[blockquote cite=”Adam Klaus” type=”center”]”In the beginning we thought a lot about ‘not what we can do, but what can we not do.“[/blockquote]
Want to be a farmer? Always dreamed about having your own farm? Lessons from a family farmer who has gone from grassroots to prosperity in 8 years. If you are young and thinking about starting your own farm, then this podcast is a must listen.
P.S. It wasn’t easy and required A LOT of hard work and sacrifices, but it was done. And that means that you can do it too.
Adam Klaus of Bella Farm joins me in this episode to talk about his journey into the small farm business. Learn how he bought an abandoned apple orchard with his wife at age 25, and in 8 years they have turned 12 acres into a thriving small family farm that raises dairy cattle, a market garden, chickens, and multiple tree crops.
Adam definitely brings it in this episode. It is absolutely jammed with knowledge and tidbits that you can use to improve your existing farm or plan your journey into the world of small farming. He keeps it real, and he might shatter some people’s romanticized views of farming with his emphasis on how much work it will require and the possibility of a big change in lifestyle. But he might also motivate some people to change their lives. It is hard to not feel the happiness when he talks about his farm and his lifestyle. I think that a lot of people will listen to this and think “I don’t talk about my job that way. What he is doing sounds pretty awesome. I want to live more like that.” And we all can by just focusing more on really matters the most to each of us.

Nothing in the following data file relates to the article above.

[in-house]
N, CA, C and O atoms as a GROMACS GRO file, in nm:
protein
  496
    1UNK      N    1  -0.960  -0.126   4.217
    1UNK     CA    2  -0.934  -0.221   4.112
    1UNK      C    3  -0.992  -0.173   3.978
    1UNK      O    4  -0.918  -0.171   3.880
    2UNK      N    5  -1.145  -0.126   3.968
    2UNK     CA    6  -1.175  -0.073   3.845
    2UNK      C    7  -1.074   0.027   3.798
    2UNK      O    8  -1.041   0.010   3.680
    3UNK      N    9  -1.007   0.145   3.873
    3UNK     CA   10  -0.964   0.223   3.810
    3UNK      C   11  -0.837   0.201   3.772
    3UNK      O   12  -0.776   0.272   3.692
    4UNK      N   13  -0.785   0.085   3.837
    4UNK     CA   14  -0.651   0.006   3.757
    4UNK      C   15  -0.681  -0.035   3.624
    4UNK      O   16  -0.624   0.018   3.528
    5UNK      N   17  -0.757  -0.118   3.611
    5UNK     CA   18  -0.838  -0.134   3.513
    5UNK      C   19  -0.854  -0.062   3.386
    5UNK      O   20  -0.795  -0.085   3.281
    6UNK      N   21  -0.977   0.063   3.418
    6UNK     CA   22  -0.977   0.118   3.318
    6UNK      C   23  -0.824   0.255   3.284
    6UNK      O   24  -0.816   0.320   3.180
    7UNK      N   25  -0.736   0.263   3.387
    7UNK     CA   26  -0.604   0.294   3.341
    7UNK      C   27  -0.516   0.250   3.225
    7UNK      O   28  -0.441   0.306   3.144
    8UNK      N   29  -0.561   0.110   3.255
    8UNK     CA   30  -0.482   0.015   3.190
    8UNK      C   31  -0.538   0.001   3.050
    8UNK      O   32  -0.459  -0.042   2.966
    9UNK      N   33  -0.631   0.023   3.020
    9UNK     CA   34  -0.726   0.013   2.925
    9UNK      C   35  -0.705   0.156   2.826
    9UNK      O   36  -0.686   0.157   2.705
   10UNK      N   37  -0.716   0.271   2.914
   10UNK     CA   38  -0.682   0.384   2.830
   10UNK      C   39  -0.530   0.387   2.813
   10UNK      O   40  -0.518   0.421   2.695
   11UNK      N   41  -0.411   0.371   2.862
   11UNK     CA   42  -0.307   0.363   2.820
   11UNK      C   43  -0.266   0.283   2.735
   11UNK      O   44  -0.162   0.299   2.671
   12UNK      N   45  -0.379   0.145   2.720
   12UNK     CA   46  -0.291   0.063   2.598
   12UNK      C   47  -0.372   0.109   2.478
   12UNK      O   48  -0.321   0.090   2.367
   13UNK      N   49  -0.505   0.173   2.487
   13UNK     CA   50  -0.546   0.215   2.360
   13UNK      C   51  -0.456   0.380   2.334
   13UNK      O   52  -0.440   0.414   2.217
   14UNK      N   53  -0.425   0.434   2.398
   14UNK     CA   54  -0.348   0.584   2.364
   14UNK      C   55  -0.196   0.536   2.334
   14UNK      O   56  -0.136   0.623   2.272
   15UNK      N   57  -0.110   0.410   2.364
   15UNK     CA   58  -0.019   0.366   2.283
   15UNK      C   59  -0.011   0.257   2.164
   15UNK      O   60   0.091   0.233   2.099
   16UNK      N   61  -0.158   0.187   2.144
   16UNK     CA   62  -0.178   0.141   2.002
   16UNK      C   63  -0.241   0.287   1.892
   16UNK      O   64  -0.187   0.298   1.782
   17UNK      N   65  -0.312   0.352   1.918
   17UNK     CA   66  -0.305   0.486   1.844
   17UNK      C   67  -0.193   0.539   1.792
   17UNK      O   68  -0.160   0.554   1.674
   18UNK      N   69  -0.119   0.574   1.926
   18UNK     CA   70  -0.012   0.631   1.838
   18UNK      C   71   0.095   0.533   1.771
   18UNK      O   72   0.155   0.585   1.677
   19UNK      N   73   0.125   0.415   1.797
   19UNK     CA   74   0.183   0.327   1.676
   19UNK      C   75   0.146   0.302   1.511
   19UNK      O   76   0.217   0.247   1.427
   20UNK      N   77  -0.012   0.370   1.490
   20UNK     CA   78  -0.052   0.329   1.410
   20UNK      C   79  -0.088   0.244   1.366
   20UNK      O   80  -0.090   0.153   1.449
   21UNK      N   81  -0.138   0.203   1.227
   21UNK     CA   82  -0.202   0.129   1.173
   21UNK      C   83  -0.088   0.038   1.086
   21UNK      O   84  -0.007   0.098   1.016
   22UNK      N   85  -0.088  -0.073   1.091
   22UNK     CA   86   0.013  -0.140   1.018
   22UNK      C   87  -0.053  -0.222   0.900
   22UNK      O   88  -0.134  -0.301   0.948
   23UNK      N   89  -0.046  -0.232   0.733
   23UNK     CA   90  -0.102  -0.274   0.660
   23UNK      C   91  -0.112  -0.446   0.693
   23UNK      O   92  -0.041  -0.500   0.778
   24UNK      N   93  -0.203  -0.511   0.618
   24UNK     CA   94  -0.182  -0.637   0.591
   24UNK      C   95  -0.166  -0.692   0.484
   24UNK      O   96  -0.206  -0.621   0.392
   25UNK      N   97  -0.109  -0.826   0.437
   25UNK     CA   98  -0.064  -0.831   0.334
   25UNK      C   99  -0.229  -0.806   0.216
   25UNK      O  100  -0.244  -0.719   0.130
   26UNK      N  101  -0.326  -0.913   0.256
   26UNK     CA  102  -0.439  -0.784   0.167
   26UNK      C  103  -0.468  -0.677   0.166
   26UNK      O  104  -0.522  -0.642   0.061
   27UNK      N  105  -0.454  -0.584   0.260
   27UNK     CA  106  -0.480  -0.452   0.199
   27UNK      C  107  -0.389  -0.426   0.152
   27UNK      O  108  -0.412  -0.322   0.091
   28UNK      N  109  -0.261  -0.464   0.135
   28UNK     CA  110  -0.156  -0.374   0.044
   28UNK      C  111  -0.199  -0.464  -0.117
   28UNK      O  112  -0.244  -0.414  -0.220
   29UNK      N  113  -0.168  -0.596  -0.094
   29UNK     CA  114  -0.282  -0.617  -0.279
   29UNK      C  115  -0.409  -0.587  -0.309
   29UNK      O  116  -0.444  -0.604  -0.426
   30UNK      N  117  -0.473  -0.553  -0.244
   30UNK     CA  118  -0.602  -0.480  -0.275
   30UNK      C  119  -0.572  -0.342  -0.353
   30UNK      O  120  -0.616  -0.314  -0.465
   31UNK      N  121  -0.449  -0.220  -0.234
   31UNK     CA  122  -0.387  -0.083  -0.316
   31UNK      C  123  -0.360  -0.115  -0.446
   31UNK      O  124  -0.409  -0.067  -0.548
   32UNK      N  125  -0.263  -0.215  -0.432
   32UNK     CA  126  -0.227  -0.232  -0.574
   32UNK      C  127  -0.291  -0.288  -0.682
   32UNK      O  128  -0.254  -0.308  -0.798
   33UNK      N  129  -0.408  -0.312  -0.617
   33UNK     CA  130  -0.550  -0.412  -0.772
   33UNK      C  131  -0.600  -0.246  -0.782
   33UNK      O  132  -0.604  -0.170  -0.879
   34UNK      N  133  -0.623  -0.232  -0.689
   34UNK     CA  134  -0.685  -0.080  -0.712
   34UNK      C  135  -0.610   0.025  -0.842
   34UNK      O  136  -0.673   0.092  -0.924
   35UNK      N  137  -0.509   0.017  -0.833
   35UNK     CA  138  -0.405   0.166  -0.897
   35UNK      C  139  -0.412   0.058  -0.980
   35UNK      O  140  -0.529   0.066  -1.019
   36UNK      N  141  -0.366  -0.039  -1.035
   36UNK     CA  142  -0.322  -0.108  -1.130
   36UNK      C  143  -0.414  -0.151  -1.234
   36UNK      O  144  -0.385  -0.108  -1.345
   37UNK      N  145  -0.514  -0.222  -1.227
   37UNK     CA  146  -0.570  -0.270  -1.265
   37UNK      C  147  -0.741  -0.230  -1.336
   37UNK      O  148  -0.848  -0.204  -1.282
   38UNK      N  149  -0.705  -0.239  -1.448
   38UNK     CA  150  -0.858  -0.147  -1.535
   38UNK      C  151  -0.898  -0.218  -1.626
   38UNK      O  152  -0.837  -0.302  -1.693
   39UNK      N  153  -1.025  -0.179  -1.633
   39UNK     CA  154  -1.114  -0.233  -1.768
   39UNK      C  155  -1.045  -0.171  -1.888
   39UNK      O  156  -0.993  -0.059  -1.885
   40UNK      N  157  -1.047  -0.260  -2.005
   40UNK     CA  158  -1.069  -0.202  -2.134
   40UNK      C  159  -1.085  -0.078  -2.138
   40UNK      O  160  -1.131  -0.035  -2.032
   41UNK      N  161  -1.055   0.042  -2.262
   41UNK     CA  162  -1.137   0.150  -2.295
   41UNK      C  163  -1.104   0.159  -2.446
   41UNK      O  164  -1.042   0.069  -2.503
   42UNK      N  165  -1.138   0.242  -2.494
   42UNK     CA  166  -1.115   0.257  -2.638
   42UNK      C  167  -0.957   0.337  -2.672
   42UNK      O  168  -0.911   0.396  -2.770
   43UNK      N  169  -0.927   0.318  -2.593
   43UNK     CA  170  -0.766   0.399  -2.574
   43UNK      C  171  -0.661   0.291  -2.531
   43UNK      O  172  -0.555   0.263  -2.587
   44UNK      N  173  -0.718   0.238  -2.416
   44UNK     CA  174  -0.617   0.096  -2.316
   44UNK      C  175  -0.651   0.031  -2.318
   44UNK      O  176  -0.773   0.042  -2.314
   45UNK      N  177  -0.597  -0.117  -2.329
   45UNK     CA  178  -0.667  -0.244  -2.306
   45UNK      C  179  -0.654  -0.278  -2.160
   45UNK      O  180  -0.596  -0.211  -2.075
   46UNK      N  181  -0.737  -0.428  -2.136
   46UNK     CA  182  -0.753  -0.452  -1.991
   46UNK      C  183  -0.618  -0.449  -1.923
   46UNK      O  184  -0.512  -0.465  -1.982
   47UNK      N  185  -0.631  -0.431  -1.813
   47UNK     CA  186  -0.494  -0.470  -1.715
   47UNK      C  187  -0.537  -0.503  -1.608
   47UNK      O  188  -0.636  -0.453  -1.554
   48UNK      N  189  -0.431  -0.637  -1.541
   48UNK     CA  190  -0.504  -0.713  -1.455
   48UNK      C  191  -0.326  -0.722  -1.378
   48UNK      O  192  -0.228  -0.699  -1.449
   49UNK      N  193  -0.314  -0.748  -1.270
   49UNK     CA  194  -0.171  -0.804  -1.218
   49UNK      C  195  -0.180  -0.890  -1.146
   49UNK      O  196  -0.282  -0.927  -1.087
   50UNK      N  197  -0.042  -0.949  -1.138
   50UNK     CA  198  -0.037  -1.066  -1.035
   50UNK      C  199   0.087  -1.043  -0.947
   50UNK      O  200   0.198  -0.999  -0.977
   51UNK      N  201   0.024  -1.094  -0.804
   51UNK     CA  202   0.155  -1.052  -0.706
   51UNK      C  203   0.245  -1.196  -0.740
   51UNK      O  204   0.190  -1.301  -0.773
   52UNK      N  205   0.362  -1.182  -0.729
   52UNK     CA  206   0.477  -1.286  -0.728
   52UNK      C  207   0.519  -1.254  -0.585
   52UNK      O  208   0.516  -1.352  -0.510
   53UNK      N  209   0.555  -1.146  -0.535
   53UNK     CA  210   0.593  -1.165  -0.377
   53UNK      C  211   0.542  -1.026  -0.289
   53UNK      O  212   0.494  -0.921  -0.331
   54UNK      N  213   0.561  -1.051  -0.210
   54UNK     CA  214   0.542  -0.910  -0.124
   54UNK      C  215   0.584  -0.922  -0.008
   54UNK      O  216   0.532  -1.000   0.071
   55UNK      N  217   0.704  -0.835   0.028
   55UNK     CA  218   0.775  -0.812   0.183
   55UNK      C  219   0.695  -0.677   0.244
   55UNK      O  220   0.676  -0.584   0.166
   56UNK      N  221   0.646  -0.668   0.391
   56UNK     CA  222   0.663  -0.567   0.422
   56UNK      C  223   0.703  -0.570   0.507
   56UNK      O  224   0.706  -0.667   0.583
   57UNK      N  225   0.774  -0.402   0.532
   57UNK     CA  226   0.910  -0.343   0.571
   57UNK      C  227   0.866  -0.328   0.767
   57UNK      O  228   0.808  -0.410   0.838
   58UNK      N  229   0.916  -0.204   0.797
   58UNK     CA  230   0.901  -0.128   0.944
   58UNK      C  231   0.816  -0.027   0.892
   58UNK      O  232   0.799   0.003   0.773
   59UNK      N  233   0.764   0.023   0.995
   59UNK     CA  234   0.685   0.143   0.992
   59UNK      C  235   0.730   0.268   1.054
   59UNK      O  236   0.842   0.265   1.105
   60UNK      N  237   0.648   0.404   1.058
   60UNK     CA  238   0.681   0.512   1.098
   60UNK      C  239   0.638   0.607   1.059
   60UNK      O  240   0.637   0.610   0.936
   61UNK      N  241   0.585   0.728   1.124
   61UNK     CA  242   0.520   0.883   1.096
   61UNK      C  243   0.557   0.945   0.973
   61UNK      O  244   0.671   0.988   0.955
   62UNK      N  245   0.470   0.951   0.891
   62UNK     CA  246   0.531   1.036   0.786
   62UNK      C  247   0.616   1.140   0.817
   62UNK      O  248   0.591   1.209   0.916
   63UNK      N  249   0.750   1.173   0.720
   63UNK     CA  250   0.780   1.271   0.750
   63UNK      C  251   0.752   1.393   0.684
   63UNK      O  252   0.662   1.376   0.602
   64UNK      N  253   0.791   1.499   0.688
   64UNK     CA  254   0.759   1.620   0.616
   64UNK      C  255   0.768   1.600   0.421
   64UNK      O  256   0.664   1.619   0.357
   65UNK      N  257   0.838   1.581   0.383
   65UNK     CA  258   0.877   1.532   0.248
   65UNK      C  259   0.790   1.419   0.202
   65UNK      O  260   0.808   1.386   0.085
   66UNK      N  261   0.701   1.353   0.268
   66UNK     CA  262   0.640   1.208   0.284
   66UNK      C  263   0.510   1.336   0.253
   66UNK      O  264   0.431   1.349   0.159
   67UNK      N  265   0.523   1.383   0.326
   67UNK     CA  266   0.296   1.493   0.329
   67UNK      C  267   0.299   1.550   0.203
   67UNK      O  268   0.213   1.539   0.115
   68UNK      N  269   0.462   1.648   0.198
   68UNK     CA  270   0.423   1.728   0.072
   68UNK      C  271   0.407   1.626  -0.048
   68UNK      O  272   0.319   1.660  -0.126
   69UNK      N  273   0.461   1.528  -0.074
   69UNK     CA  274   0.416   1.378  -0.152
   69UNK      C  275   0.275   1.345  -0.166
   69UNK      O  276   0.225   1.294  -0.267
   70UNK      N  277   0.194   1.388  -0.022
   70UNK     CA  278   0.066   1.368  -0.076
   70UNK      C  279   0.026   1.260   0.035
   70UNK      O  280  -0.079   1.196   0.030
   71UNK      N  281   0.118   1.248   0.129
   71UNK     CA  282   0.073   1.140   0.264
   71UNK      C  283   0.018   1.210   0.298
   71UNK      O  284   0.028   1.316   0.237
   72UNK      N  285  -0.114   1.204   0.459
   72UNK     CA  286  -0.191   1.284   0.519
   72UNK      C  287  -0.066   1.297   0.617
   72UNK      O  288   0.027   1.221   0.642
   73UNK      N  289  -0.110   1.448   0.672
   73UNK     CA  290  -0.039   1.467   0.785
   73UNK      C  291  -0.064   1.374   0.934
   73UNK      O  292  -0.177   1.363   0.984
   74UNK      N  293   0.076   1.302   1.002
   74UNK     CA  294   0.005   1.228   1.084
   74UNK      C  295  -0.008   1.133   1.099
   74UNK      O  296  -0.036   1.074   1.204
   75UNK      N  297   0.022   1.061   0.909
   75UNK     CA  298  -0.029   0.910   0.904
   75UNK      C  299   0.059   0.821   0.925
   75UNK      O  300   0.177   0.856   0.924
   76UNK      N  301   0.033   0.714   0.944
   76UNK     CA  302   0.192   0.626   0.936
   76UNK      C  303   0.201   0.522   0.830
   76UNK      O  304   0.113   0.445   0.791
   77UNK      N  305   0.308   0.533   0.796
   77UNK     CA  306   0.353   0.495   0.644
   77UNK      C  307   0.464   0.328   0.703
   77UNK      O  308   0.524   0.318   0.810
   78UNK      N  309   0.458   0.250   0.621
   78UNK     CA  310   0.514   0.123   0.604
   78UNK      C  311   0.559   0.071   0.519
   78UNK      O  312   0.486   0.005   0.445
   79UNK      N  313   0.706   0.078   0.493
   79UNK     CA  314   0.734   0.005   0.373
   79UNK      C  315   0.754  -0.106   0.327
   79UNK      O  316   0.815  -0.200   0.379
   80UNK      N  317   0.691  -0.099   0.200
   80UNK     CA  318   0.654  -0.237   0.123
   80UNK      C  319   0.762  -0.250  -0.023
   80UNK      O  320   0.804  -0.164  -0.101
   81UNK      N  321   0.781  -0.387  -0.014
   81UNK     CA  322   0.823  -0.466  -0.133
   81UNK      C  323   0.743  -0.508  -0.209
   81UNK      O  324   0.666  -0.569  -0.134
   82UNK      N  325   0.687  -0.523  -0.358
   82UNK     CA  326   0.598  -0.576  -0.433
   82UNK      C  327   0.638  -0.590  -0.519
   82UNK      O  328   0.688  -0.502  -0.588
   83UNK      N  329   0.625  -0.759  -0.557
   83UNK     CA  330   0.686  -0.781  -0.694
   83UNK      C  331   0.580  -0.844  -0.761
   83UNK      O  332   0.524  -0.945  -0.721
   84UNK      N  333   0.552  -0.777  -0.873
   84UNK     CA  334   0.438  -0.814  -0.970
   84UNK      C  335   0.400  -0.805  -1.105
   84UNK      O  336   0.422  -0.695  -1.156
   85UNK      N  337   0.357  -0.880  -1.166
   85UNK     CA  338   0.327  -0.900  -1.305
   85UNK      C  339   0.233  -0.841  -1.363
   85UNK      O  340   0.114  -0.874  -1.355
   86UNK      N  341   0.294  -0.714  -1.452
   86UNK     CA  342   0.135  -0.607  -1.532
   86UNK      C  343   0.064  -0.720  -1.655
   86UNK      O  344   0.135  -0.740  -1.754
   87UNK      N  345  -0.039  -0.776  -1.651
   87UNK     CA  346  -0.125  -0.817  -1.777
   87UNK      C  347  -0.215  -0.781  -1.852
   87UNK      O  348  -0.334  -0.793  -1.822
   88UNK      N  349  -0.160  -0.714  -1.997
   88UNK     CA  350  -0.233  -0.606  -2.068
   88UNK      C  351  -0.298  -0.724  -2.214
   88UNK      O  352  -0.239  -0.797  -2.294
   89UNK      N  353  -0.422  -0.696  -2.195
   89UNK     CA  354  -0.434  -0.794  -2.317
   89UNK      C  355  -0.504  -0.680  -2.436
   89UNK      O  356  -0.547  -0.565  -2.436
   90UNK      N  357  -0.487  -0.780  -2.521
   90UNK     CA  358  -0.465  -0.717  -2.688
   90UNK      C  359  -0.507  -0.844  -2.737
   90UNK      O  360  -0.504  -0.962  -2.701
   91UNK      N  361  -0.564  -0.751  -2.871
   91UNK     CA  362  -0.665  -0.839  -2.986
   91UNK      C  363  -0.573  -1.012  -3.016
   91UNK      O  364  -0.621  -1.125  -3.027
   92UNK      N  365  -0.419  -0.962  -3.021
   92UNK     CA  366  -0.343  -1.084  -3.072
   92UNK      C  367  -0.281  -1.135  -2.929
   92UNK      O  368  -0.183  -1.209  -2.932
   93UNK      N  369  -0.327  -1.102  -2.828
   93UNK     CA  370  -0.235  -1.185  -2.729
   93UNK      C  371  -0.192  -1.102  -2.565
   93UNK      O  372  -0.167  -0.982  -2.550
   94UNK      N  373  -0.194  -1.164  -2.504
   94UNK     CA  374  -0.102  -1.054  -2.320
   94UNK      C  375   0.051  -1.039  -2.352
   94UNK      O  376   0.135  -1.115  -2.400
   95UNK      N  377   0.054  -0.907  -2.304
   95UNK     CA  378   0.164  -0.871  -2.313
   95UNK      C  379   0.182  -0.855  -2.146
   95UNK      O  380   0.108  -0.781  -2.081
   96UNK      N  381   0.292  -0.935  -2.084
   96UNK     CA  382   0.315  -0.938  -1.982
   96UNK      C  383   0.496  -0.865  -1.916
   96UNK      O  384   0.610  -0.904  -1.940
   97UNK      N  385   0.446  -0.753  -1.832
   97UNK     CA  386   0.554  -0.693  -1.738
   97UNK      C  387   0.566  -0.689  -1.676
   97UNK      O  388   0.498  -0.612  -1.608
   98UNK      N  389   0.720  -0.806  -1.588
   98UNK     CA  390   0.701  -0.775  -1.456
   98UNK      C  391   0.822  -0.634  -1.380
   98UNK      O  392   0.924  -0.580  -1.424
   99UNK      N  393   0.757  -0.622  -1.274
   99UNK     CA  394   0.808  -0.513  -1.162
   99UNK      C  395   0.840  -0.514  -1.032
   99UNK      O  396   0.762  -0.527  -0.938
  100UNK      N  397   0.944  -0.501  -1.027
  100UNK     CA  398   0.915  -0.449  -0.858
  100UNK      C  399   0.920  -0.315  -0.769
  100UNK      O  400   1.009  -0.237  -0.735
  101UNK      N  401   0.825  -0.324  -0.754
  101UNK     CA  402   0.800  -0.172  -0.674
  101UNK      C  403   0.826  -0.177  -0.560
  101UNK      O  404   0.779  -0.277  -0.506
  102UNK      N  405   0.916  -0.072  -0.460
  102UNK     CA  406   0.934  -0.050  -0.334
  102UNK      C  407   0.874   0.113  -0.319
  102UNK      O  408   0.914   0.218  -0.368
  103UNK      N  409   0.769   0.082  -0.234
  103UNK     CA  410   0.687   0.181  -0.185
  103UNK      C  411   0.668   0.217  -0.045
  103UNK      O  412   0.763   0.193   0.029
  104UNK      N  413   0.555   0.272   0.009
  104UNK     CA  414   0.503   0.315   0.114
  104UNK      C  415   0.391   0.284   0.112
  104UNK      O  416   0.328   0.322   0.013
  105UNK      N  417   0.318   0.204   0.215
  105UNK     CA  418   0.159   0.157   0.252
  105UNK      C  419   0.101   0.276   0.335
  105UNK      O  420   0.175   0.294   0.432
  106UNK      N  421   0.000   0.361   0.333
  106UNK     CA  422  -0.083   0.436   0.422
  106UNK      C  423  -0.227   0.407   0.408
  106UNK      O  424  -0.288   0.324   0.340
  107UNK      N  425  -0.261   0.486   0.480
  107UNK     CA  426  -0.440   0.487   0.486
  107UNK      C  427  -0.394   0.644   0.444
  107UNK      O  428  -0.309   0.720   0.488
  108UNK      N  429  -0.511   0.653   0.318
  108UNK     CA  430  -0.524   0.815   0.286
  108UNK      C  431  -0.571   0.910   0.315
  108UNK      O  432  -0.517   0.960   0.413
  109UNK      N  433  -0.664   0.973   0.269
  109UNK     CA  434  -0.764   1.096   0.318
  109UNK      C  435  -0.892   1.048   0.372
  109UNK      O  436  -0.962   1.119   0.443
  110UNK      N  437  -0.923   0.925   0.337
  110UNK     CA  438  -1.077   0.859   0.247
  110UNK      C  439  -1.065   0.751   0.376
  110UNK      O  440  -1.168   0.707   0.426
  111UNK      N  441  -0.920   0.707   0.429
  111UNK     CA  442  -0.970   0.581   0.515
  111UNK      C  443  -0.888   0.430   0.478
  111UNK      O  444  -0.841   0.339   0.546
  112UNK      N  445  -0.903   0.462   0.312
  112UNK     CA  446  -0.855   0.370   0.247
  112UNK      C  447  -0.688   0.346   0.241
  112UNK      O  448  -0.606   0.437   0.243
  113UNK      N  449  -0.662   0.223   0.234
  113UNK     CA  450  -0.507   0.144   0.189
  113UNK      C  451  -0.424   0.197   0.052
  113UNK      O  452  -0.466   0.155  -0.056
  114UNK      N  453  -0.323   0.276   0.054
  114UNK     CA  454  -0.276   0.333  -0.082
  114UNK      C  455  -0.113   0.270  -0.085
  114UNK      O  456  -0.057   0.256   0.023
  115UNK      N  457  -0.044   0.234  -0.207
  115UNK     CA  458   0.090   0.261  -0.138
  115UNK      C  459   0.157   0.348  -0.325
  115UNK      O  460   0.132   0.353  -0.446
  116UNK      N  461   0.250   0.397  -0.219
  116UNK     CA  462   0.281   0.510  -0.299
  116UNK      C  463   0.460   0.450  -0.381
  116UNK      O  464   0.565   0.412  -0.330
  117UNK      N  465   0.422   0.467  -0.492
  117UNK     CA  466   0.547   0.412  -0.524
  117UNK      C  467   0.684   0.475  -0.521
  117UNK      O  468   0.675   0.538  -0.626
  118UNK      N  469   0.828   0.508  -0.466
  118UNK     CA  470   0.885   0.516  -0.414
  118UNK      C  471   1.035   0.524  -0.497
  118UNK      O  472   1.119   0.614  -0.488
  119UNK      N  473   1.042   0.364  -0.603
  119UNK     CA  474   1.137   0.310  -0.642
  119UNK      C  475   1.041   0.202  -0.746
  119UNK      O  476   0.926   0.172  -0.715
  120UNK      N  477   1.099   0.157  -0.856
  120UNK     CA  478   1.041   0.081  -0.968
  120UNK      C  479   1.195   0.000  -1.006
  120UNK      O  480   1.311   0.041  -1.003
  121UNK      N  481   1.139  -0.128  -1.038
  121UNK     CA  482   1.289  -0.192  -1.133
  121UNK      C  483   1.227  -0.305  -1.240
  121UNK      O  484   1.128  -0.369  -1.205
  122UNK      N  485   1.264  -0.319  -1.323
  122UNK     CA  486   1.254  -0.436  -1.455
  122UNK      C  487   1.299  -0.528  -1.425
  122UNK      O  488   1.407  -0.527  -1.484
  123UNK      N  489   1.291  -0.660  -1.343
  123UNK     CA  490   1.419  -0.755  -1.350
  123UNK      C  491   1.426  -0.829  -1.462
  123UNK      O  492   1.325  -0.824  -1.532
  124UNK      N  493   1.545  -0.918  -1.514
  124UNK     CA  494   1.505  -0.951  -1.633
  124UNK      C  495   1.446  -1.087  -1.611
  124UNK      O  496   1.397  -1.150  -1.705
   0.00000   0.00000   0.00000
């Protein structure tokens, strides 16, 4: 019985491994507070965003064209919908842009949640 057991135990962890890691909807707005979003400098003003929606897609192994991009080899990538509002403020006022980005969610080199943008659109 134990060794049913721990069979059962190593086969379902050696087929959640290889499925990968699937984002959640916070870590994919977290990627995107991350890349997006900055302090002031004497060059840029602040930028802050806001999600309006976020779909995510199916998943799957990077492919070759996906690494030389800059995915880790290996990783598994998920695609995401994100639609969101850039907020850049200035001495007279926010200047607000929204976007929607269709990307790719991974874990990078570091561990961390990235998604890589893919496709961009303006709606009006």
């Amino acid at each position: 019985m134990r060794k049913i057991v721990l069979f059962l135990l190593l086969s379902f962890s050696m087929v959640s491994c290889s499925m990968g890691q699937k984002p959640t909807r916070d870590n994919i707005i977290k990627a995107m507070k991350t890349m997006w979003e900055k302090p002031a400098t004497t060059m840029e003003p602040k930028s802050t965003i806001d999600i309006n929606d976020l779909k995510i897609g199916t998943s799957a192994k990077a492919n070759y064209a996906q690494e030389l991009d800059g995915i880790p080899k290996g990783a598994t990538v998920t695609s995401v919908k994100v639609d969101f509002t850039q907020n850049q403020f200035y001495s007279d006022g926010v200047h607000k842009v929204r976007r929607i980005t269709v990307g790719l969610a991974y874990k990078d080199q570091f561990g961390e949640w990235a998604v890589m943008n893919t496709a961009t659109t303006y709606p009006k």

At the heart of Adam’s story is the biggest benefit of running a small family farm, his family and going through life with them. He is a living a life that he wants to live, working his land with his wife and kids, and to him that is what being rich is all about.
Adam talks about what worked and what didn’t work along the way; and he doesn’t sugar coat it. He will get people thinking. His story is educational and inspiring, and it proof that if you have a plan and put a lot of hard work and thinking behind it, then you can succeed at farming.